Could passing on your home via an Inheritance Tax gift save your children a huge tax bill?
What are Inheritance Tax gifts?
Inheritance Tax is a tax charged on your estate when you pass away, but it can also be charged on transfers made during your lifetime.
There are various reliefs available on chargeable assets, which can reduce any tax liability that arises.
You could also gift certain assets before you pass away to reduce your estate, but only if certain conditions are met.
Passing on your home as an inheritance tax gift.
The nil rate band for Inheritance Tax (IHT)is £325,000 meaning any estate leftover this amount on your death is liable to IHT.
If you have an estate over this amount you could be thinking of gifting it to your children before you die so as not to incur an IHT charge.
For the gift to be outside of the estate and not fall under IHT, you must survive for at least 7 years after the date you make the gift.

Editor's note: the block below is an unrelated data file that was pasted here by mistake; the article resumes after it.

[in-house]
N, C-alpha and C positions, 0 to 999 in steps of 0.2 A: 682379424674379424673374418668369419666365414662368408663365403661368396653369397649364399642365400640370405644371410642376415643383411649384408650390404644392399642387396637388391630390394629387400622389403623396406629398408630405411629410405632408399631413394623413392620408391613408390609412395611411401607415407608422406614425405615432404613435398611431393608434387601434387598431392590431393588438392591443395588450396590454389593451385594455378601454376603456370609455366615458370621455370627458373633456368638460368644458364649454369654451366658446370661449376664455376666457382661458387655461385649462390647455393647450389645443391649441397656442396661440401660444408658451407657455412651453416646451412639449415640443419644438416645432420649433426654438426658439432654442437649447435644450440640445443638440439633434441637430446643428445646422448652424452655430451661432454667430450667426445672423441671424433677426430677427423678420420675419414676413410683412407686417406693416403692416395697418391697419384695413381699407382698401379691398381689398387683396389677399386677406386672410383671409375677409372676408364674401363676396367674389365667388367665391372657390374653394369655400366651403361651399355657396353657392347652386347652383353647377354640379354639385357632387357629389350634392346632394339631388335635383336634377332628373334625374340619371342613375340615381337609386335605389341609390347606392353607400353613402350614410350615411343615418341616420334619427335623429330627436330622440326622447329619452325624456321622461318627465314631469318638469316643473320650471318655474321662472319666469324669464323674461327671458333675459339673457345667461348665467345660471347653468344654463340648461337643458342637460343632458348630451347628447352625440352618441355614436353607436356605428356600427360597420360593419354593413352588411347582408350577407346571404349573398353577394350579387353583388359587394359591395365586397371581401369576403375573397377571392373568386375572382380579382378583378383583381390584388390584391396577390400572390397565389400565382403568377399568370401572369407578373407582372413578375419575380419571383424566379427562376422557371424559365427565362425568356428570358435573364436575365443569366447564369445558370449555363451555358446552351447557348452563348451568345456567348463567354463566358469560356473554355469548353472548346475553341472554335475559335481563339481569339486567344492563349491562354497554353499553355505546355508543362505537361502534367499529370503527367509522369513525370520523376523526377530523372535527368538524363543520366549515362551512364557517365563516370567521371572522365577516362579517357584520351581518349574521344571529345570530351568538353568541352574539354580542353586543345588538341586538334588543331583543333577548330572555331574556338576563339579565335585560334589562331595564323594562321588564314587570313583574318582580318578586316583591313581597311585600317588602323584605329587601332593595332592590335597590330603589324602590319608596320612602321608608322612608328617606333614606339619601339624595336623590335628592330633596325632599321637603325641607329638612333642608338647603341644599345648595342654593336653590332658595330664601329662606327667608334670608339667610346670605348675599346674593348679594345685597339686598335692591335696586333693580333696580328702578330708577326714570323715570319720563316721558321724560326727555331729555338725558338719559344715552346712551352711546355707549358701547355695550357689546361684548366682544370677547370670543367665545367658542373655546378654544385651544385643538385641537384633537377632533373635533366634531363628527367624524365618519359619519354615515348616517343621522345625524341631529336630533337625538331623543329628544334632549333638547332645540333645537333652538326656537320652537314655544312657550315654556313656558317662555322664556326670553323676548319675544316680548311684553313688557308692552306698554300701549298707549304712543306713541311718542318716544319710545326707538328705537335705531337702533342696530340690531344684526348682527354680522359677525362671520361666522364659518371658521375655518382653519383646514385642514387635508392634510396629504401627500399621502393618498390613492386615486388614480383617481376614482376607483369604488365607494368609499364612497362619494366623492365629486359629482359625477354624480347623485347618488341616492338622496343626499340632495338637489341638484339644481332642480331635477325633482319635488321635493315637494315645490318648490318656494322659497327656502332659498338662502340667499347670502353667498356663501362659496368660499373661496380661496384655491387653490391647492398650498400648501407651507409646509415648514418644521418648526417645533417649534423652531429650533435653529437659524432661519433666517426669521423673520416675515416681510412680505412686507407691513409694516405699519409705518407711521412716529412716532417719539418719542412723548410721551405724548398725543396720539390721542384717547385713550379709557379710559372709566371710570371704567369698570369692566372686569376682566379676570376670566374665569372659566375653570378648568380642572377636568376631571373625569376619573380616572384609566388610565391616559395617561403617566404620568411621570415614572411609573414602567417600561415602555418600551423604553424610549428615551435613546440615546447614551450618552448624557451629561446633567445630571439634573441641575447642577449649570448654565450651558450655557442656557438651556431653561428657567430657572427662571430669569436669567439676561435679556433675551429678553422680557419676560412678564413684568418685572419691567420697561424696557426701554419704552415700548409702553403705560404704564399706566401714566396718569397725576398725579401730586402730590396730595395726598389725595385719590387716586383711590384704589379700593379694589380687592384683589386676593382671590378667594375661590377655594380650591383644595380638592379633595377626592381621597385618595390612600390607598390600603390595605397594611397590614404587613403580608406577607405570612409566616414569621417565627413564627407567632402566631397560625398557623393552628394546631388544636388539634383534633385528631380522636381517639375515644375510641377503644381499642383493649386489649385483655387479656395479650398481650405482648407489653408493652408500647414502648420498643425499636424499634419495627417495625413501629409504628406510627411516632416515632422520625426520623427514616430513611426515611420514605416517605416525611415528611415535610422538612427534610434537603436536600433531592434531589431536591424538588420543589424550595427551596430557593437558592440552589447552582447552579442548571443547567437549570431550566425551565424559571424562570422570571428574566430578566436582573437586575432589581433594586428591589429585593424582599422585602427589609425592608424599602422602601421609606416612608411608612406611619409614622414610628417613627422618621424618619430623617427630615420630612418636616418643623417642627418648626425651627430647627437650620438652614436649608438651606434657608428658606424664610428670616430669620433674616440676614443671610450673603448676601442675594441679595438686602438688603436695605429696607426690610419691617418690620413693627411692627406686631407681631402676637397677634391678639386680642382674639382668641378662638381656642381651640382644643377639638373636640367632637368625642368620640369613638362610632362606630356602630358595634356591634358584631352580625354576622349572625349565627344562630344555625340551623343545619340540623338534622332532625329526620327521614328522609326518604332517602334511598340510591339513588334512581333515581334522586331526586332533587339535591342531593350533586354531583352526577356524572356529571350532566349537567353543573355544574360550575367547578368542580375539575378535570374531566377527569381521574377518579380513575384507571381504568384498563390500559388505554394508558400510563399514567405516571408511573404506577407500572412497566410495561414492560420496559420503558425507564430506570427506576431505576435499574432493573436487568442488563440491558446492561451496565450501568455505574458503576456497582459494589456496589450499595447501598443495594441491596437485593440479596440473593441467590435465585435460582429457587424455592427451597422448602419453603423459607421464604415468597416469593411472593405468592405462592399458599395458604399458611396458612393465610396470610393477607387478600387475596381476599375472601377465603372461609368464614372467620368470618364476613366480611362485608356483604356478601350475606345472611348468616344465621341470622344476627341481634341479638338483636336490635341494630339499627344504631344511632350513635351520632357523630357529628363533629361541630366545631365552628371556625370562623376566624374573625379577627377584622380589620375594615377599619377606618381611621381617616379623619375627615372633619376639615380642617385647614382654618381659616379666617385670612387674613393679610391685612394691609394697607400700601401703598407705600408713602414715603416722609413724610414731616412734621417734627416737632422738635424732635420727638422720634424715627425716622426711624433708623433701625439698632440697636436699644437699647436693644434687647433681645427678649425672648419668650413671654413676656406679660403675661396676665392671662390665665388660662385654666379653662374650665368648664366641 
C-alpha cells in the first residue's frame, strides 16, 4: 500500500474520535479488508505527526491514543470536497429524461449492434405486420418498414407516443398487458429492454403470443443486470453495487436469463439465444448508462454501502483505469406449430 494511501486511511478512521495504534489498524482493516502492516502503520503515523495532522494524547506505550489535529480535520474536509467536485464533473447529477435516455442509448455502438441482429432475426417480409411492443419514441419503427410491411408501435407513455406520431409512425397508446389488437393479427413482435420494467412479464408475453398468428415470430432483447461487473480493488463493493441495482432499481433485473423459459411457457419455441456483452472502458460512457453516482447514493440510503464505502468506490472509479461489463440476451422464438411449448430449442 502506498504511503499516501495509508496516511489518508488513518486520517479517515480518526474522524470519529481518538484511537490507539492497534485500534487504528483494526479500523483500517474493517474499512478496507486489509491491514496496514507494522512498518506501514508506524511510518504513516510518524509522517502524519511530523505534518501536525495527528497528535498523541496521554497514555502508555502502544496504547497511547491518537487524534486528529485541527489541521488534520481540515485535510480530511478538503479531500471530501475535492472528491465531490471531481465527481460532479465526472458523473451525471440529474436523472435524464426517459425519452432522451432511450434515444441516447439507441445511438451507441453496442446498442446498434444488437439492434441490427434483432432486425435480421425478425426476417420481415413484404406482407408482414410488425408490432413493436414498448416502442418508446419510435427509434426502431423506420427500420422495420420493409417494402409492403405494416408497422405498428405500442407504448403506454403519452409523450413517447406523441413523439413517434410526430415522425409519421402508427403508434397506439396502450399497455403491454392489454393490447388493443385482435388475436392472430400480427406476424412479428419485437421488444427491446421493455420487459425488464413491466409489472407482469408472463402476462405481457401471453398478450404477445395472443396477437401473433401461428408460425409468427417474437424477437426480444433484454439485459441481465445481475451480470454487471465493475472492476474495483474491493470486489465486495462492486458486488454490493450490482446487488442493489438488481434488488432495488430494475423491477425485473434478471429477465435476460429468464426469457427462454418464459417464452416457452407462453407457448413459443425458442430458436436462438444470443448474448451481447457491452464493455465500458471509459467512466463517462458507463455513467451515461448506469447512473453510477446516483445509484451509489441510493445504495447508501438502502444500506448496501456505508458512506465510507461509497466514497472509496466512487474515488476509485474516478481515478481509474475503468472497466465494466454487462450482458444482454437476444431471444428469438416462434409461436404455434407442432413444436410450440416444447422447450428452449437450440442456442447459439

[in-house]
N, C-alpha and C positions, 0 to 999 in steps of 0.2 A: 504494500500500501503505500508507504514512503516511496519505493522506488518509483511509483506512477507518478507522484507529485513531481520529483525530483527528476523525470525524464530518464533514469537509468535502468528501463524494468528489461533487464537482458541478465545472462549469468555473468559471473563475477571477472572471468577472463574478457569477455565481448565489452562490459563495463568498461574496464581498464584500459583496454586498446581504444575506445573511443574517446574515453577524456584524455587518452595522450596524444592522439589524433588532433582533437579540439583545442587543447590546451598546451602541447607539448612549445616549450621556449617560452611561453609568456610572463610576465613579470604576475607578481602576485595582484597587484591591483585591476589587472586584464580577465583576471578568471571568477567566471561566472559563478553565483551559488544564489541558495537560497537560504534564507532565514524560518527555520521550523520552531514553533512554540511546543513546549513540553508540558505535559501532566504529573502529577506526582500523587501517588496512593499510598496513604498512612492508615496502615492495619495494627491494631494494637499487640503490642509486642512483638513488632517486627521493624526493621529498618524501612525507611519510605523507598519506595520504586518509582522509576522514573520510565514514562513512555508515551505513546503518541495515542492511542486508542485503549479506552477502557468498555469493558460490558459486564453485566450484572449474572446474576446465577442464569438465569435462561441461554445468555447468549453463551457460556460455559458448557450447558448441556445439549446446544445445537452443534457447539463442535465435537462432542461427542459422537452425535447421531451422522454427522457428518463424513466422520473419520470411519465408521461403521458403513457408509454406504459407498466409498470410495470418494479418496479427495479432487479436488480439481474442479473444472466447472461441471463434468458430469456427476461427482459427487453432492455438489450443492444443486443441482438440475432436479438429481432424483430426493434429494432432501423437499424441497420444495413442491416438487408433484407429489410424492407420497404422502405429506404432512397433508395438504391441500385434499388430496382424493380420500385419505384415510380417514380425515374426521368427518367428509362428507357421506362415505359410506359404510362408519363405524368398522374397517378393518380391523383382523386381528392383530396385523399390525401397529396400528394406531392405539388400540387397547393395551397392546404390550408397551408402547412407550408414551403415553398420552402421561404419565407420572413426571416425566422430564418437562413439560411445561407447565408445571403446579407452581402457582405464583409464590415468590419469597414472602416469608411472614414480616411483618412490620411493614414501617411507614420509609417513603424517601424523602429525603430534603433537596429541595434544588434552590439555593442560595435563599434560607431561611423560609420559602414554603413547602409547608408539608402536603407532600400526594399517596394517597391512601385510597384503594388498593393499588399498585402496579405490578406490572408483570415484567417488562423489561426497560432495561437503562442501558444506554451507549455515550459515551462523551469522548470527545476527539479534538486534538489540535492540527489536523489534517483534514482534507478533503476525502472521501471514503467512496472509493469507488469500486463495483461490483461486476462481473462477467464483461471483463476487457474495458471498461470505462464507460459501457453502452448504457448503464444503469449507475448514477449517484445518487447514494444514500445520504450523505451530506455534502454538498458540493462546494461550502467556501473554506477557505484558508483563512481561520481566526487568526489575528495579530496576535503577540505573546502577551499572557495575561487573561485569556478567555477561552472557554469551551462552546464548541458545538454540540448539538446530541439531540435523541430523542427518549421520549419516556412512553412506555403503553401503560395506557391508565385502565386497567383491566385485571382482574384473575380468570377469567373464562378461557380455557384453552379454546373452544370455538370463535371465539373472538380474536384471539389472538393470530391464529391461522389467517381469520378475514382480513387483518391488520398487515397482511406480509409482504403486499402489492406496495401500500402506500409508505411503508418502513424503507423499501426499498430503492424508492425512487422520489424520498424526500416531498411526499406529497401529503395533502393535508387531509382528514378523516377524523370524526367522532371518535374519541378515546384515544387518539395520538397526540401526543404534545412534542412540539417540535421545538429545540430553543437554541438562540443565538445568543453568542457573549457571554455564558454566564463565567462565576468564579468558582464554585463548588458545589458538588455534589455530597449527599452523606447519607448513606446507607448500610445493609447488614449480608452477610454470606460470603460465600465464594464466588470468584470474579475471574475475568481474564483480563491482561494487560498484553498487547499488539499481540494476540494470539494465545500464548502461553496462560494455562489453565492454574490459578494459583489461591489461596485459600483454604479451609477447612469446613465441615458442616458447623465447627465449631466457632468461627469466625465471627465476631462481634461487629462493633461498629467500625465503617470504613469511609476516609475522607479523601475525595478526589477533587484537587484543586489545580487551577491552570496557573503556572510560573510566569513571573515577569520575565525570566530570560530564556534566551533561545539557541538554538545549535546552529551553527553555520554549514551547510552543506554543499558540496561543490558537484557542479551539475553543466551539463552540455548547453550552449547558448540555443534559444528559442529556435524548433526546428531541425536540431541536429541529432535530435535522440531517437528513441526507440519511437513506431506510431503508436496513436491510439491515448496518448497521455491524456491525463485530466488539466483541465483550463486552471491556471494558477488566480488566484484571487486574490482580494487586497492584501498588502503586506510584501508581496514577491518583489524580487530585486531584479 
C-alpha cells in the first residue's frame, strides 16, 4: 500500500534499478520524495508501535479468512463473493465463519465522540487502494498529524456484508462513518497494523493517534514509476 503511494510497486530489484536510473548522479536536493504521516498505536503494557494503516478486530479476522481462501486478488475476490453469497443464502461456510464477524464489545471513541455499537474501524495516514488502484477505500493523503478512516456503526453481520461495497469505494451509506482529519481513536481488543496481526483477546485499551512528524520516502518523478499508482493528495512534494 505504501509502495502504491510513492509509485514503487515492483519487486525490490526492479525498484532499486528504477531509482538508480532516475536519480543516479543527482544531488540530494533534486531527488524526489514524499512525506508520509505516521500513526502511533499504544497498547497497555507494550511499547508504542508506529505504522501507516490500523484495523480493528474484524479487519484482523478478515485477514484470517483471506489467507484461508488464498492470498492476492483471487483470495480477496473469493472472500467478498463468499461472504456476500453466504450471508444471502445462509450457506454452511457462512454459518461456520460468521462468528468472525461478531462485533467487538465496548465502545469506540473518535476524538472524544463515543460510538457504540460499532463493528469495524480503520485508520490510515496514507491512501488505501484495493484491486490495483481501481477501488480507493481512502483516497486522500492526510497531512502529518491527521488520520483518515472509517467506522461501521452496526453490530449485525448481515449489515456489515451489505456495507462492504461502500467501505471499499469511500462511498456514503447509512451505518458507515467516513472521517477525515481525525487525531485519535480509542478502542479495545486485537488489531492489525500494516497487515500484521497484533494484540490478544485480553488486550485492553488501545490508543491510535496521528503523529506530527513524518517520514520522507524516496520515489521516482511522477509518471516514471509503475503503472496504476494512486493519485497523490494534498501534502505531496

If you continue to live in the property after you gift it, then this falls under Gift With Reservation (GWR), which means that the property would still be classed as part of the estate for IHT.
To not fall under GWR, the donor must pay what is known as “full consideration”, which means they must pay full market-rate rent for the time they live there.
If you do pay the full market rate of rent, then the property wouldn’t form part of the estate for IHT.
It may be worth obtaining an independent market rent valuation as proof for HMRC to show that the rent paid is the full market rate, and therefore the transfer is not GWR.
If the full market rent is not paid, then the whole gift will be treated as GWR and subject to IHT, even if partial rent was paid.
Whilst gifting the property to your children could save IHT, any rent they receive from you is taxable income for them so they will have to pay income tax on it.
It is also worth noting that the gifting of the home will count as a transfer for Capital Gains Tax (CGT) and so the donor could become liable for a charge at that point
However, if you have lived in the home, you could be entitled to Principal Private Residence Relief (PPRR), which would mean no CGT liability.
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